by Selina Lee Film Horizon Line

The Alpinist | Peter Mortimer & Nick Rosen

Credit: Jonathan Griffith/Red Bull Media

The Alpinist suffers a bit thanks due to a lack of access and more substantive commentary, but the frequent breathtaking feats captured are memorable enough to keep things lively.


Just as rock climbing has moved from fringe activity to Olympic sport, the climbing documentary subgenre has followed a similar trajectory, with the Oscar-winning Free Solo making palms sweat since 2018. Filmmakers Peter Mortimer and Nick Rosen are so sure of their audience’s climbing knowledge that they open their newest film, The Alpinist, with an interview clip of Free Solo’s Alex Honnold casually name-dropping their subject, the 23-year old Canadian daredevil Marc-André Leclerc. His climbs are “pretty full on,” Honnold says, which should tell you everything you need to know. How full on? Leclerc practices a super-niche, highly dangerous, extremely technical form of climbing known as onsight soloing, meaning he doesn’t train for a route beforehand, but simply walks to the foot of a peak and starts climbing with no rope or harness (the most preparation he allows himself beforehand is checking the weather). He also excels at nearly every discipline you can think of (well, probably not speed), frequently toggling between ice, snow, and rock on the same peak, gamely changing shoes as he goes.

Mortimer and Rosen have contributed heavily to the climbing film canon with Yosemite Uprising and The Dawn Wall, while Mortimer and producer Josh Lowell are behind the long-running Reel Rock short film series. This latest addition builds on a tried and true formula: they’ve assembled a crack team of climbing buddies and loved ones to weigh in on Leclerc’s talent and indulge the obligatory dive into his childhood, complete with homeschooling and an ADHD diagnosis. What makes Leclerc stand out in a crowded and growing field of fearless climbers isn’t his innate talent or sheer bravado — unlike Honnold, the soundness of his amygdala is never called into question. Instead, it’s his completely anachronistic approach to a sport that has recently exploded in popularity. Unlike many — some might argue most — climbers out there, he doesn’t do it for the ‘gram. In fact, for most of the film, he doesn’t even have a phone. He’s content to live in a stairwell for years at a time, until he finds even that too luxurious and decamps to a tent in the woods where he can be closer to the mountains. Leclerc is a relic of an earlier, simpler era, someone whose sole focus is ticking off the next big climb.

Unsurprisingly, this uncompromising attitude poses a bit of a challenge for the filmmakers. At one point, he loses his patience with interviews and photoshoots and straight-up vanishes, essentially putting the entire production on pause while they scramble to track him down. Mortimer, who also narrates the film, doesn’t seem too bothered by his subject’s flightiness; in fact, he muses that it’s actually “noble” to care about climbing so much. But this sentiment is difficult to believe and a little hard to swallow; it feels both disingenuous and condescending. Throughout the film, the idea of free soloing as the “purest” form of climbing comes up again and again, and Leclerc’s off-the-grid, climb-everything-all-the-time lifestyle is celebrated and envied; old-timers relive their glory days through him while peers marvel at his single-minded focus. As in Valley Uprising, “dirtbag” is a compliment, and only ever shorthand for young, white, and middle class. It’s not worth debating here the ethics of free soloing, but it is fair to question why the climbing community persists in lionizing a lifestyle that is out of reach for so many of its members.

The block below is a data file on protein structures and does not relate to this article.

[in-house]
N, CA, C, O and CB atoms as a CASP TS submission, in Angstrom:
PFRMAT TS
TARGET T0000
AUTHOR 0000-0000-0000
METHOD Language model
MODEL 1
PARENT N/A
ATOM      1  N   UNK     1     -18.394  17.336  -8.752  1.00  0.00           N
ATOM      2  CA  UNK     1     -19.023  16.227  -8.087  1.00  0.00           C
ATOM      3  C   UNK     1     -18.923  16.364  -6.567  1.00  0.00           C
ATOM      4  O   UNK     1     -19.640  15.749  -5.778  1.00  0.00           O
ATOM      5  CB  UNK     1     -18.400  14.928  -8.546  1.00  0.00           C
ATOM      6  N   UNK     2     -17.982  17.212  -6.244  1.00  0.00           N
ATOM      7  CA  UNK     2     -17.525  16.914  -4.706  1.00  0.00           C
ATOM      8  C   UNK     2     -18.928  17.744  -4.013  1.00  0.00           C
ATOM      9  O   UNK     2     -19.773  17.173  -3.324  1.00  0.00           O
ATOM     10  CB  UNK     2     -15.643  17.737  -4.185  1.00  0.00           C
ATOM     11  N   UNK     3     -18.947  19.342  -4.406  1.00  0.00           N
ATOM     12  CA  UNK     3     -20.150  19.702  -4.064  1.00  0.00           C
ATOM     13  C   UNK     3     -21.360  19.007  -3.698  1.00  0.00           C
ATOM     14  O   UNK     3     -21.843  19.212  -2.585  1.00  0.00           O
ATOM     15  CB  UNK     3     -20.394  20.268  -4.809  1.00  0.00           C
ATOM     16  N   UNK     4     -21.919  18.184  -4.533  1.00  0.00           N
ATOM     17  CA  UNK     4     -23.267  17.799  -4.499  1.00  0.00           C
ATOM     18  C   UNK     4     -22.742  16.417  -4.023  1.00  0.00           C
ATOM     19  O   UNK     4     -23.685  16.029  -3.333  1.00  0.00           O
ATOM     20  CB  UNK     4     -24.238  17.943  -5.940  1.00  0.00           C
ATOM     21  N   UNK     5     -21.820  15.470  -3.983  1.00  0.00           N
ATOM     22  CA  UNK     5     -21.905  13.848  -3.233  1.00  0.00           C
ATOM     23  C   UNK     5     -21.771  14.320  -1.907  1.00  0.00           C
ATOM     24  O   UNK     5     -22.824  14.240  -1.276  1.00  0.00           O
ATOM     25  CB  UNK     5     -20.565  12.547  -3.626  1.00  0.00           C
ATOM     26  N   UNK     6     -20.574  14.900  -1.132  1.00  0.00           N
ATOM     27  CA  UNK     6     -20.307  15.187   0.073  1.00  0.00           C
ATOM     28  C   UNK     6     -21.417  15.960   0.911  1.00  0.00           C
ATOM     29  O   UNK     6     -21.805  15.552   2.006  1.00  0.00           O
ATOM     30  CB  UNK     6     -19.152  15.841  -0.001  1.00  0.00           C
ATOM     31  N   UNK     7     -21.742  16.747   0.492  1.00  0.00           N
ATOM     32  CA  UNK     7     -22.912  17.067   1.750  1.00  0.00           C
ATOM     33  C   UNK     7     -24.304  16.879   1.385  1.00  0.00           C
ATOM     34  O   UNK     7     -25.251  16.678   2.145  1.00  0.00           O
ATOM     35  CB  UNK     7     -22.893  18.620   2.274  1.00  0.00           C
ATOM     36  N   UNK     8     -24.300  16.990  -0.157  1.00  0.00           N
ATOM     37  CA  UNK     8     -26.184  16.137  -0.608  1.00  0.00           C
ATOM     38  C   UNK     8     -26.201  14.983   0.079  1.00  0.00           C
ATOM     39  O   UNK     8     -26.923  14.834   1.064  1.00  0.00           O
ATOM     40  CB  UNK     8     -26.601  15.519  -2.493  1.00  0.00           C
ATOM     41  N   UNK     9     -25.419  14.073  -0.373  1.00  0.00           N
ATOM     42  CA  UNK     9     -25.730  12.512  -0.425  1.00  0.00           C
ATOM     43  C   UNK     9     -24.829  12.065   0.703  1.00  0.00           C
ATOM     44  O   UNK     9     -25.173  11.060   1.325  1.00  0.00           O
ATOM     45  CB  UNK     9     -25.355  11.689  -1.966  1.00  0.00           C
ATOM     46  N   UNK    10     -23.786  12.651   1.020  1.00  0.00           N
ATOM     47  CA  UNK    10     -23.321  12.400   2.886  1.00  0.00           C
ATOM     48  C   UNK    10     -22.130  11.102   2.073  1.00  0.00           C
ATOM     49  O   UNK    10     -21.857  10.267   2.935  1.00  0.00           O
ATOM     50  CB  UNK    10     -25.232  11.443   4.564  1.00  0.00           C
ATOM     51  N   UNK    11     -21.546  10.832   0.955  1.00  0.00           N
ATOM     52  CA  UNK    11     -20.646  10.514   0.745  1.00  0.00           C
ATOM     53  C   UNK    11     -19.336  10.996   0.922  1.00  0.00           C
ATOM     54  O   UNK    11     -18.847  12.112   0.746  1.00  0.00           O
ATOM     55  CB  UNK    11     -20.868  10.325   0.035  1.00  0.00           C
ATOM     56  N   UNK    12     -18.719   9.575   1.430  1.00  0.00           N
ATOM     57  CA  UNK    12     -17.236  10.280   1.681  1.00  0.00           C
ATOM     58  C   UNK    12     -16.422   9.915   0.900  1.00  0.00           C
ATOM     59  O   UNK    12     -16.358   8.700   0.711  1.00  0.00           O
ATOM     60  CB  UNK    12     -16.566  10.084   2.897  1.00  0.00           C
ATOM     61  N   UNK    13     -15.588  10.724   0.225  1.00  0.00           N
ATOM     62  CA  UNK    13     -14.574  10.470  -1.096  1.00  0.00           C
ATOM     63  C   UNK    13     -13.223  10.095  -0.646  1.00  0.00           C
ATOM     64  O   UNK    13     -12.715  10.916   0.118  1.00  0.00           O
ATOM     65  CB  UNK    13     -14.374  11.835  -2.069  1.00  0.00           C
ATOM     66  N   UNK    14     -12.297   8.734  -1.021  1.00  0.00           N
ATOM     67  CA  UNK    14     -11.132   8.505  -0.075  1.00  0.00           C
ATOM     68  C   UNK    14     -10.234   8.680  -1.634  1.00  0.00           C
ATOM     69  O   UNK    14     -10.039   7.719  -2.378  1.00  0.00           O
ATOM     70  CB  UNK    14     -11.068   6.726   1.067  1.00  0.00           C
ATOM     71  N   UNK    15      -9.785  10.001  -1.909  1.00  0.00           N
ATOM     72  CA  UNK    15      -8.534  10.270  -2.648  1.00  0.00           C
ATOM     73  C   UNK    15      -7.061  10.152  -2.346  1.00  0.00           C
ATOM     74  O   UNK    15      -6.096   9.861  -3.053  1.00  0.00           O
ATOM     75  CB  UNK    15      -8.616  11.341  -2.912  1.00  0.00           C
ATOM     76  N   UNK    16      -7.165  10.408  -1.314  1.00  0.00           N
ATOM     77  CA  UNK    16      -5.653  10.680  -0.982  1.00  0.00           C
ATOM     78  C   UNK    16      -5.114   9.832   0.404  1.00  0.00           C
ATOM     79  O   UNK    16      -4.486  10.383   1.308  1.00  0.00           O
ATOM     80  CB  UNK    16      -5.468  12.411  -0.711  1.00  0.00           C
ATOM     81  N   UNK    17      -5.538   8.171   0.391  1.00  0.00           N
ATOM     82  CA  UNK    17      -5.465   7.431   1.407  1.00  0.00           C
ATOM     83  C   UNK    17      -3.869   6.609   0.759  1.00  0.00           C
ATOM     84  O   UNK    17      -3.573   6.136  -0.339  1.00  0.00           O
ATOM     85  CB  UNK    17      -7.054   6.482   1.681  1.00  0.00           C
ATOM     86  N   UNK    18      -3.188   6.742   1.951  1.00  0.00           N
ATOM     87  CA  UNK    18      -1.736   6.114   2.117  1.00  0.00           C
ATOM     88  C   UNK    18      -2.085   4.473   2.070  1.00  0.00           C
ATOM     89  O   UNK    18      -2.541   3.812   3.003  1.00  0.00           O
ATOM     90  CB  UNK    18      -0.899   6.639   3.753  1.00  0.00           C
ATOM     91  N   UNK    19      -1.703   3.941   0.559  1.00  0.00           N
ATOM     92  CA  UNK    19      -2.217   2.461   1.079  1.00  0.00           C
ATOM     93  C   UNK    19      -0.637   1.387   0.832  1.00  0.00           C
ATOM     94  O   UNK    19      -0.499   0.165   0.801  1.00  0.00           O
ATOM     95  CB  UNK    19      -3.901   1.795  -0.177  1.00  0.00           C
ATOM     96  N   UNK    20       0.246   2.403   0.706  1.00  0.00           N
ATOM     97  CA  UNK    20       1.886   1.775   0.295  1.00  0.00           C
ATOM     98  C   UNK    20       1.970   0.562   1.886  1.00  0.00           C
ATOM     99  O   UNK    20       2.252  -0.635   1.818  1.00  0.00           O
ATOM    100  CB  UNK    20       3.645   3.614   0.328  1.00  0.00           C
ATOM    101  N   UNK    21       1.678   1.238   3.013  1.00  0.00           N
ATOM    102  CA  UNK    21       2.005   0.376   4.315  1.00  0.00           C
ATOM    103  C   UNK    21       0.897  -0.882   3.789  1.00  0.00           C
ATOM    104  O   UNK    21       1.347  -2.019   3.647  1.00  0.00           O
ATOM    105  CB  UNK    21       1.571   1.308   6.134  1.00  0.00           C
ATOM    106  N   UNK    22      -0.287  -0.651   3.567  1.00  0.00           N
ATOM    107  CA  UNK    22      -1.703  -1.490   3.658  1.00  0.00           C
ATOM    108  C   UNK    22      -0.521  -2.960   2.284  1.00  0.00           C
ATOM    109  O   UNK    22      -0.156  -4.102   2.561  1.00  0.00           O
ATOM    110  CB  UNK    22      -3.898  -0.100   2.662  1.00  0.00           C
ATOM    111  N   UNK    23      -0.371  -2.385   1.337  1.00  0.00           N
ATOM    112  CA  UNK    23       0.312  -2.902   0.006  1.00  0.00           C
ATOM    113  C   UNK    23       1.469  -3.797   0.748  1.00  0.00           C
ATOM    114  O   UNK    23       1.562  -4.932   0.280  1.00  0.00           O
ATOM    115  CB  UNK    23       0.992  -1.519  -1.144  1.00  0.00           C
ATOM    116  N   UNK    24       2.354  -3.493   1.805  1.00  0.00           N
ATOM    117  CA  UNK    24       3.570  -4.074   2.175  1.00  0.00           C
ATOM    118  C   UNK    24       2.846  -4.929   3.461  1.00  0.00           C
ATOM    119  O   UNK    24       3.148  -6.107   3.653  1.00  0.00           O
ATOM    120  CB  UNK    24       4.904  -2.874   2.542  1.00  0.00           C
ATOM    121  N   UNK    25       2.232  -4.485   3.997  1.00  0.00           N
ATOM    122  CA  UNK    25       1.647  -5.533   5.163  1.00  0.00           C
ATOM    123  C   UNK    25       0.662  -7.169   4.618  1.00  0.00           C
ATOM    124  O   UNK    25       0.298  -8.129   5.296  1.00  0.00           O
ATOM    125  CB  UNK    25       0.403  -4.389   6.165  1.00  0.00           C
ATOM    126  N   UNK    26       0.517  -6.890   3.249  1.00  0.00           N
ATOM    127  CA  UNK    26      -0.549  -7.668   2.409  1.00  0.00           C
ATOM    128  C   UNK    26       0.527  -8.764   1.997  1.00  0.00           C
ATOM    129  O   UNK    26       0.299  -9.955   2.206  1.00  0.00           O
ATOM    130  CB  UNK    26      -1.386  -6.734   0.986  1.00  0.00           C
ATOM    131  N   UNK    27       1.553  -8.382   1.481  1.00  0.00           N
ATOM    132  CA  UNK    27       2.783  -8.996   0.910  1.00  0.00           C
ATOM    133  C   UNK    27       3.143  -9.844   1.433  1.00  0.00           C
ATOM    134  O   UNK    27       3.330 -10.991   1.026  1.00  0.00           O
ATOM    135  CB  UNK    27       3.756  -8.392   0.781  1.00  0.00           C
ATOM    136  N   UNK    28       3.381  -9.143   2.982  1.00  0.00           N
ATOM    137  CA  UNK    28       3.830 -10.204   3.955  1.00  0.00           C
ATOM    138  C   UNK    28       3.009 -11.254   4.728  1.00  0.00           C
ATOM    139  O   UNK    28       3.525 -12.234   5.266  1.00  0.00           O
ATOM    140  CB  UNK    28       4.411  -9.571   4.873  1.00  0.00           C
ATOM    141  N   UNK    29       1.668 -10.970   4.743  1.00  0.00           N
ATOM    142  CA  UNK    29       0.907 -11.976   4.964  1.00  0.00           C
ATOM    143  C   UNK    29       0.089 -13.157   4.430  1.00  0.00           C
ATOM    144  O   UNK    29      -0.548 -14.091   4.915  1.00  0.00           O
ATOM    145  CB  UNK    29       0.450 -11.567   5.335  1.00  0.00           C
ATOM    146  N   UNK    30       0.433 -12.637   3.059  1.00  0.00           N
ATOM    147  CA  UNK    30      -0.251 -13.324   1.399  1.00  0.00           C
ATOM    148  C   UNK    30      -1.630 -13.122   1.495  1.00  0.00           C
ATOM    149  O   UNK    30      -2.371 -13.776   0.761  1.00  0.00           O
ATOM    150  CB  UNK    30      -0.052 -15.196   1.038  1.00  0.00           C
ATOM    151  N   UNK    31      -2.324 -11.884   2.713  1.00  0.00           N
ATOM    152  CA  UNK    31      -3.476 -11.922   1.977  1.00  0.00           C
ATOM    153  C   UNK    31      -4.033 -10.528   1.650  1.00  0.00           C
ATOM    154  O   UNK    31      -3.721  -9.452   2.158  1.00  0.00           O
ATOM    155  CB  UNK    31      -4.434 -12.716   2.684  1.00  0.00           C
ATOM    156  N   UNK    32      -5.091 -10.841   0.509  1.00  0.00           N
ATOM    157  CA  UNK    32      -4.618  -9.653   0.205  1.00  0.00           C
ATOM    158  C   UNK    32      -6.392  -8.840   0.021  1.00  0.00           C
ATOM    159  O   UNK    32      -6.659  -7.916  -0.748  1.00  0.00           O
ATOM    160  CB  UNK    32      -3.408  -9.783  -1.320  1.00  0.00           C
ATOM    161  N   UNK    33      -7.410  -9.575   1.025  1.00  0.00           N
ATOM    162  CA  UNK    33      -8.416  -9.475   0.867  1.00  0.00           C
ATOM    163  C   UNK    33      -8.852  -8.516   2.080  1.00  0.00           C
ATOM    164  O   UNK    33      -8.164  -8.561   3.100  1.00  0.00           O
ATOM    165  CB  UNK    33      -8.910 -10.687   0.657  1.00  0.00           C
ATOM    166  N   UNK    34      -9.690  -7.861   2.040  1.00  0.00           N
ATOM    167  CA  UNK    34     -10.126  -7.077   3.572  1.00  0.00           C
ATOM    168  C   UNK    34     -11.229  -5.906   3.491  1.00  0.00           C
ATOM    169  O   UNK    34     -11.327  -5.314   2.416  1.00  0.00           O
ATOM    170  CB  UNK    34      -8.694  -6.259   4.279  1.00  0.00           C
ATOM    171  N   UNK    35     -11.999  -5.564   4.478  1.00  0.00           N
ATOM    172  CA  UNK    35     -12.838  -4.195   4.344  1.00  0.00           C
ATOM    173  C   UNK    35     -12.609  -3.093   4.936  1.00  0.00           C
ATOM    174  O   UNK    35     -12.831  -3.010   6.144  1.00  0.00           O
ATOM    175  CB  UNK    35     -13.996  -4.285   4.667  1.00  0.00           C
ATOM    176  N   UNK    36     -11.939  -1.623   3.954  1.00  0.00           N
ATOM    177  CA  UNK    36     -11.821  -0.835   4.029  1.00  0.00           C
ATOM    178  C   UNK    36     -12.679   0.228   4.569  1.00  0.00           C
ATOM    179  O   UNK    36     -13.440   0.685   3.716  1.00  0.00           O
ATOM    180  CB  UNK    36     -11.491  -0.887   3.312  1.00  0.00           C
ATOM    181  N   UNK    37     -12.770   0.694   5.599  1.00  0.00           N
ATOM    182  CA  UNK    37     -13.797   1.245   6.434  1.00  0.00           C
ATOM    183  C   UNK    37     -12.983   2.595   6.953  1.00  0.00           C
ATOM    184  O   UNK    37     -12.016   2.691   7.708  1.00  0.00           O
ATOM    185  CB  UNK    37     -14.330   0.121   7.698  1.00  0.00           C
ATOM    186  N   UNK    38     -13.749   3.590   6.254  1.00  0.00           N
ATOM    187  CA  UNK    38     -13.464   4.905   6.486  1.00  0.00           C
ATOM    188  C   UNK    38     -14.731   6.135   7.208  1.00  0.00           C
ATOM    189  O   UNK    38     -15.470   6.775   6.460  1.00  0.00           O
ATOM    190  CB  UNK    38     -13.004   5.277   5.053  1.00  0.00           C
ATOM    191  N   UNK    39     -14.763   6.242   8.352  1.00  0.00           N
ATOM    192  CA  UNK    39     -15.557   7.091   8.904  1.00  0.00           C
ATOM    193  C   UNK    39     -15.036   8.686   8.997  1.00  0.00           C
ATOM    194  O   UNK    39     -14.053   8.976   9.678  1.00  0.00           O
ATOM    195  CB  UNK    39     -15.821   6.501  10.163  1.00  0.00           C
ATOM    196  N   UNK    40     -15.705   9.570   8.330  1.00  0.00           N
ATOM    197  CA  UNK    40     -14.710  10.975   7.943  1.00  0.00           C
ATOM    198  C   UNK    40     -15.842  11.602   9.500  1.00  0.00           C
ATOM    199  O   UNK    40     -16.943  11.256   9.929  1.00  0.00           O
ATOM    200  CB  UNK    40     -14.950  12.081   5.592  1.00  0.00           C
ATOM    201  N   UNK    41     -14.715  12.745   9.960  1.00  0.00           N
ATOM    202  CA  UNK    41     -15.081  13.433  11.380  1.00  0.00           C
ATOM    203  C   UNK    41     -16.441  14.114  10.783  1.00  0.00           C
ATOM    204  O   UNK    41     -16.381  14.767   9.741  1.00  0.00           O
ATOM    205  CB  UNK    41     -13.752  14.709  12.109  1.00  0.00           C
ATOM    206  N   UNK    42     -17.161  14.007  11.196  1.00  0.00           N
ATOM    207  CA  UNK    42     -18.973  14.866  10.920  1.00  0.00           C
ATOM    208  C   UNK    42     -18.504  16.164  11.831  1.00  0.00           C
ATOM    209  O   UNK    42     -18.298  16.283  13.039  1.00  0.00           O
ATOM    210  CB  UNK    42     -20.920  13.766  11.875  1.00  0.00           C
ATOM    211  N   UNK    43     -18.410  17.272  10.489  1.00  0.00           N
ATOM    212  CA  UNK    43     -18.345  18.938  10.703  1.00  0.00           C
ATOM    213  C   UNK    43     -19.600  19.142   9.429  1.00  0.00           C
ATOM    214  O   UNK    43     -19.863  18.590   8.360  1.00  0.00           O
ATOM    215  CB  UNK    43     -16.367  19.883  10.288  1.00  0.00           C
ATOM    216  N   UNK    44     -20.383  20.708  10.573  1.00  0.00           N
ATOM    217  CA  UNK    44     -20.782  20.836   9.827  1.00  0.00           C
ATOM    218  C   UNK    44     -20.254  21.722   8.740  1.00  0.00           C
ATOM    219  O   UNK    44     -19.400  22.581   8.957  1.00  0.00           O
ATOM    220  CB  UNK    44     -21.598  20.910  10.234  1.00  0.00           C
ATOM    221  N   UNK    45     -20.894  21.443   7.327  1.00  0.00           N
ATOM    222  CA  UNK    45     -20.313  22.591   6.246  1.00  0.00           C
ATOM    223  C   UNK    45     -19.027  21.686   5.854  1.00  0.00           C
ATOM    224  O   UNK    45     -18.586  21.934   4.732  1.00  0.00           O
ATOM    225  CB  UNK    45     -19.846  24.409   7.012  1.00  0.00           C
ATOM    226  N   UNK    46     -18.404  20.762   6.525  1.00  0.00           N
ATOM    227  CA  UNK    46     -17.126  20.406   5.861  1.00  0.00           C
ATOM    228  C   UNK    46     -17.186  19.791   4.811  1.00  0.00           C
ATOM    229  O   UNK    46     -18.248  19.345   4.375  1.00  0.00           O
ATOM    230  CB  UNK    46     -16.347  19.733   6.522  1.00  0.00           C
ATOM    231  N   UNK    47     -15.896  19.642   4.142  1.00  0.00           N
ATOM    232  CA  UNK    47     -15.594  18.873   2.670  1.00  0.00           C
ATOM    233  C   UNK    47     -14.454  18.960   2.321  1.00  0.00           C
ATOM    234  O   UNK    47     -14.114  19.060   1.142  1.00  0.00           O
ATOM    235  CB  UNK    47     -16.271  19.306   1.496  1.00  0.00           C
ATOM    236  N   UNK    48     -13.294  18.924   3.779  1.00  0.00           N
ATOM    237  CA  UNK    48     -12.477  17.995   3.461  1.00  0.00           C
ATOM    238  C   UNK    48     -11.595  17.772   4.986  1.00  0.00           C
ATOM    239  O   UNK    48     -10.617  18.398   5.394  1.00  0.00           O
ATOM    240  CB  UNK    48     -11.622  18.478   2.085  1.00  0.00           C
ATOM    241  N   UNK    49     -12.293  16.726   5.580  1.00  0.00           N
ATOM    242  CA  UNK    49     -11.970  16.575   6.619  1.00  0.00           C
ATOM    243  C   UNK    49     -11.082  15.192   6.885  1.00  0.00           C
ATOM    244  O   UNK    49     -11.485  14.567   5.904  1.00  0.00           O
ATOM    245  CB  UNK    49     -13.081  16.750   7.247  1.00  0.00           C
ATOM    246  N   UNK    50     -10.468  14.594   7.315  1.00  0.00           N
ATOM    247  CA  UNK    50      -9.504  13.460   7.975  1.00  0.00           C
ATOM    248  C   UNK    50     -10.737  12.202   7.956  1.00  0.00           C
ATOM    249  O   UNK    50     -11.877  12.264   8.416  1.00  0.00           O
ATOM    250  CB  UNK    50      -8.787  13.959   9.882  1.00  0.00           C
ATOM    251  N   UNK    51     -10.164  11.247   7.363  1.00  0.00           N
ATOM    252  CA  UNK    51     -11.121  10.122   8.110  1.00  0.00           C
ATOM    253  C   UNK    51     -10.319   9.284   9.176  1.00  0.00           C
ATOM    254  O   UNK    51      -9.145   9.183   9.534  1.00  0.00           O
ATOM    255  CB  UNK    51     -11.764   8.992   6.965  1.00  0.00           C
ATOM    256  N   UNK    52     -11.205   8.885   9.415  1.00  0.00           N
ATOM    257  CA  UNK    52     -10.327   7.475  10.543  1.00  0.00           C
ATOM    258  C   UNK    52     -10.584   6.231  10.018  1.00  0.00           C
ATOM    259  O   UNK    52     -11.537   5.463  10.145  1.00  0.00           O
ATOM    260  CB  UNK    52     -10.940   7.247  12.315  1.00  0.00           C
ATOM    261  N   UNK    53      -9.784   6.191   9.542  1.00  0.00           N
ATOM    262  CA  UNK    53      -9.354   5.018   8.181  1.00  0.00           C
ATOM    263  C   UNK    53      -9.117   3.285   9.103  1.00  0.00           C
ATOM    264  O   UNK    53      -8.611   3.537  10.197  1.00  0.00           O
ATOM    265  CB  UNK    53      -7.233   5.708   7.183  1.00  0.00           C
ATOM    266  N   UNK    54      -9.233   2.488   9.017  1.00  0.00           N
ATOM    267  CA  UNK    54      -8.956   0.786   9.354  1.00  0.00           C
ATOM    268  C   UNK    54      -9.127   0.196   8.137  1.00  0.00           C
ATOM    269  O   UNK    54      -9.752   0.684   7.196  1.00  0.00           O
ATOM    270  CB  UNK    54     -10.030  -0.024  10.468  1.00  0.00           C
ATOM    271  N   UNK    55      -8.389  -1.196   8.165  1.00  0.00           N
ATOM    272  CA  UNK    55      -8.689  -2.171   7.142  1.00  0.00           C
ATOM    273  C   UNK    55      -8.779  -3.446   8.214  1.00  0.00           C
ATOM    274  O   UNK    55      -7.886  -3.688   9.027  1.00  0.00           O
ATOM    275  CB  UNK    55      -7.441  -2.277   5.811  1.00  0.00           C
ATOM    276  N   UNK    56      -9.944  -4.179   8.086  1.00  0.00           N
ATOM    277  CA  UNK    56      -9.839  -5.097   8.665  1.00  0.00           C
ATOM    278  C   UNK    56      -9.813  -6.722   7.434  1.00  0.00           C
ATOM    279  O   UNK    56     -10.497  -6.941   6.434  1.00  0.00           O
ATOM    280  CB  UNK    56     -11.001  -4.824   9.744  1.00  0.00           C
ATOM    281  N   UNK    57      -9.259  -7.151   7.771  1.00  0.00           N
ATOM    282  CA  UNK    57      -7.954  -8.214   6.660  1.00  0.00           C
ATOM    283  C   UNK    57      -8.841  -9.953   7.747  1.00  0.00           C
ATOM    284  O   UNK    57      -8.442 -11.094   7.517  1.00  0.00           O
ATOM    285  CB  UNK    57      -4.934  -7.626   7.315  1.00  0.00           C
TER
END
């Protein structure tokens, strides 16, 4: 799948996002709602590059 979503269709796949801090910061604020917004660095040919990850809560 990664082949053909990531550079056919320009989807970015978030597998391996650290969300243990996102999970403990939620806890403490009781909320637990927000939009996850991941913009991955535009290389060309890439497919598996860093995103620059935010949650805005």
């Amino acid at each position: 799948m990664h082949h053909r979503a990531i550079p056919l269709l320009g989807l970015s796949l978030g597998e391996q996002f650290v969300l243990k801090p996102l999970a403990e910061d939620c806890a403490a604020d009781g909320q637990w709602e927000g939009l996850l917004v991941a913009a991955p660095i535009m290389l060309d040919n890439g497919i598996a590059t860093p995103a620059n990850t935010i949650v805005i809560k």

One of the most interesting aspects of Free Solo is the meta-dialogue between Honnold and directors Jimmy Chin and Elizabeth Chai Vasarhelyi about potentially capturing a deadly fall on film. Leclerc avoids this possibility by simply denying Mortimer or Rosen access to his more dangerous climbs; as he says, “It wouldn’t be a solo to me if somebody was there.” Instead, Leclerc snags a first ascent and lets the crew tag along for the second try or has them chronicle an “easier” climb where their presence won’t break his concentration. It’s not an ideal way to make an adventure movie, but the filmmakers manage to overcome these obstacles and capture some truly breathtaking footage. Leclerc’s climb of Patagonia’s 8,800-foot Torre Egger is particularly monumental, and the scenes of him carefully picking his way up frozen waterfalls, confidently swinging ice axes into pin-sized crevices that will soon wash away, beautifully capture the meditative side of climbing that makes this sport (and in these moments, this film) so unique and beloved.

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